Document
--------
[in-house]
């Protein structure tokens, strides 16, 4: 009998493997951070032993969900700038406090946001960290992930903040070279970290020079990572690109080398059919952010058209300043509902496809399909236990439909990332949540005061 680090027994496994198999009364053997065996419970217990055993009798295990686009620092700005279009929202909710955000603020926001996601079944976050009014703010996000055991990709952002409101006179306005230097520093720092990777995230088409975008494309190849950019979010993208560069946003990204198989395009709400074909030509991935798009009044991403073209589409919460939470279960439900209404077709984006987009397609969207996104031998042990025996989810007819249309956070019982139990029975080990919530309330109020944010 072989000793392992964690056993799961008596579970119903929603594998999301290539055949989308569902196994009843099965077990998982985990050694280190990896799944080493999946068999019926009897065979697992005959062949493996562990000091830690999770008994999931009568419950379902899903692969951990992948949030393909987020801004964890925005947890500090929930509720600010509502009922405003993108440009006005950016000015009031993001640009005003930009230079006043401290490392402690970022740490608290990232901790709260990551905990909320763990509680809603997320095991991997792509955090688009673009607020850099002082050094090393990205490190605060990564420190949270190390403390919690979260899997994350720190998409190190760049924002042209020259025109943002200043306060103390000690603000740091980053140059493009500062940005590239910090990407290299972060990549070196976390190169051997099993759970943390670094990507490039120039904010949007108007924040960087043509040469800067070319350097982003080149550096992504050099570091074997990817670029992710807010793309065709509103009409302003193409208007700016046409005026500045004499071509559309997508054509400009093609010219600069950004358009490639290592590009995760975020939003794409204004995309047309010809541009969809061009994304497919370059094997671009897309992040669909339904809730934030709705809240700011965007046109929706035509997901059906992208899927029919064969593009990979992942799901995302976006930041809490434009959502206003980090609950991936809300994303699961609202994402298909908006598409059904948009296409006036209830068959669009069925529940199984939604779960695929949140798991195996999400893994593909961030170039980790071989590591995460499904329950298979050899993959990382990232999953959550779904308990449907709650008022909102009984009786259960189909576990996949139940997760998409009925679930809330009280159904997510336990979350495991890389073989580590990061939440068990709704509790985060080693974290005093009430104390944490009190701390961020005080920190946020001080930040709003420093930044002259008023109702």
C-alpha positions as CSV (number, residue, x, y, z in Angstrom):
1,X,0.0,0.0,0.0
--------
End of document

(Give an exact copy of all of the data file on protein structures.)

[in-house]
């Protein structure tokens, strides 16, 4: 009998493997951070032993969900700038406090946001960290992930903040070279970290020079990572690109080398059919952010058209300043509902496809399909236990439909990332949540005061 680090027994496994198999009364053997065996419970217990055993009798295990686009620092700005279009929202909710955000603020926001996601079944976050009014703010996000055991990709952002409101006179306005230097520093720092990777995230088409975008494309190849950019979010993208560069946003990204198989395009709400074909030509991935798009009044991403073209589409919460939470279960439900209404077709984006987009397609969207996104031998042990025996989810007819249309956070019982139990029975080990919530309330109020944010 072989000793392992964690056993799961008596579970119903929603594998999301290539055949989308569902196994009843099965077990998982985990050694280190990896799944080493999946068999019926009897065979697992005959062949493996562990000091830690999770008994999931009568419950379902899903692969951990992948949030393909987020801004964890925005947890500090929930509720600010509502009922405003993108440009006005950016000015009031993001640009005003930009230079006043401290490392402690970022740490608290990232901790709260990551905990909320763990509680809603997320095991991997792509955090688009673009607020850099002082050094090393990205490190605060990564420190949270190390403390919690979260899997994350720190998409190190760049924002042209020259025109943002200043306060103390000690603000740091980053140059493009500062940005590239910090990407290299972060990549070196976390190169051997099993759970943390670094990507490039120039904010949007108007924040960087043509040469800067070319350097982003080149550096992504050099570091074997990817670029992710807010793309065709509103009409302003193409208007700016046409005026500045004499071509559309997508054509400009093609010219600069950004358009490639290592590009995760975020939003794409204004995309047309010809541009969809061009994304497919370059094997671009897309992040669909339904809730934030709705809240700011965007046109929706035509997901059906992208899927029919064969593009990979992942799901995302976006930041809490434009959502206003980090609950991936809300994303699961609202994402298909908006598409059904948009296409006036209830068959669009069925529940199984939604779960695929949140798991195996999400893994593909961030170039980790071989590591995460499904329950298979050899993959990382990232999953959550779904308990449907709650008022909102009984009786259960189909576990996949139940997760998409009925679930809330009280159904997510336990979350495991890389073989580590990061939440068990709704509790985060080693974290005093009430104390944490009190701390961020005080920190946020001080930040709003420093930044002259008023109702």
C-alpha positions as CSV (number, residue, x, y, z in Angstrom):
1,X,0.0,0.0,0.0